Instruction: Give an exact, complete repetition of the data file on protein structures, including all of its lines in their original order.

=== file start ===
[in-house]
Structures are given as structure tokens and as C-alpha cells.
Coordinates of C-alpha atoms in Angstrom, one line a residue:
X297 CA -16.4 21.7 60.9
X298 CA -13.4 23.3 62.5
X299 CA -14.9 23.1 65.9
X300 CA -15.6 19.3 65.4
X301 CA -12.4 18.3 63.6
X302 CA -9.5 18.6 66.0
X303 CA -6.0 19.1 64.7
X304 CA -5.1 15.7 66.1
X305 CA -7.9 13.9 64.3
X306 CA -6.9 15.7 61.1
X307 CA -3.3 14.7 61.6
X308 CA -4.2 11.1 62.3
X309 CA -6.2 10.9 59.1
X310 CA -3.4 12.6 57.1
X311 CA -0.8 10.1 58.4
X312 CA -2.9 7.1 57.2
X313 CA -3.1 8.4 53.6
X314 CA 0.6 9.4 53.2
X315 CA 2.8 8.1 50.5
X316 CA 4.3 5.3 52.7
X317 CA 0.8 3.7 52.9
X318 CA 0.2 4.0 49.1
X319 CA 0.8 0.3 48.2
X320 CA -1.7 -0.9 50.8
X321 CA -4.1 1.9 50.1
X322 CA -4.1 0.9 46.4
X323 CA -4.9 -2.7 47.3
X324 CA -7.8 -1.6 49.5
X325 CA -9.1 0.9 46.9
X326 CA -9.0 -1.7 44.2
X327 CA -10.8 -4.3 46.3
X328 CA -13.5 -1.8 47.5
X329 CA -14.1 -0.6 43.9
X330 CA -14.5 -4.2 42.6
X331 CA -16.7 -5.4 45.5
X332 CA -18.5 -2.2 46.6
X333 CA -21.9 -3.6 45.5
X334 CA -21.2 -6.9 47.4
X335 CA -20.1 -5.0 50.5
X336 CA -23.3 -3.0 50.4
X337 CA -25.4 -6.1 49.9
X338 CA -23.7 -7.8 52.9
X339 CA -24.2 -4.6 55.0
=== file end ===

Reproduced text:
[in-house]
Structures are given as structure tokens and as C-alpha cells.
Coordinates of C-alpha atoms in Angstrom, one line a residue:
X297 CA -16.4 21.7 60.9
X298 CA -13.4 23.3 62.5
X299 CA -14.9 23.1 65.9
X300 CA -15.6 19.3 65.4
X301 CA -12.4 18.3 63.6
X302 CA -9.5 18.6 66.0
X303 CA -6.0 19.1 64.7
X304 CA -5.1 15.7 66.1
X305 CA -7.9 13.9 64.3
X306 CA -6.9 15.7 61.1
X307 CA -3.3 14.7 61.6
X308 CA -4.2 11.1 62.3
X309 CA -6.2 10.9 59.1
X310 CA -3.4 12.6 57.1
X311 CA -0.8 10.1 58.4
X312 CA -2.9 7.1 57.2
X313 CA -3.1 8.4 53.6
X314 CA 0.6 9.4 53.2
X315 CA 2.8 8.1 50.5
X316 CA 4.3 5.3 52.7
X317 CA 0.8 3.7 52.9
X318 CA 0.2 4.0 49.1
X319 CA 0.8 0.3 48.2
X320 CA -1.7 -0.9 50.8
X321 CA -4.1 1.9 50.1
X322 CA -4.1 0.9 46.4
X323 CA -4.9 -2.7 47.3
X324 CA -7.8 -1.6 49.5
X325 CA -9.1 0.9 46.9
X326 CA -9.0 -1.7 44.2
X327 CA -10.8 -4.3 46.3
X328 CA -13.5 -1.8 47.5
X329 CA -14.1 -0.6 43.9
X330 CA -14.5 -4.2 42.6
X331 CA -16.7 -5.4 45.5
X332 CA -18.5 -2.2 46.6
X333 CA -21.9 -3.6 45.5
X334 CA -21.2 -6.9 47.4
X335 CA -20.1 -5.0 50.5
X336 CA -23.3 -3.0 50.4
X337 CA -25.4 -6.1 49.9
X338 CA -23.7 -7.8 52.9
X339 CA -24.2 -4.6 55.0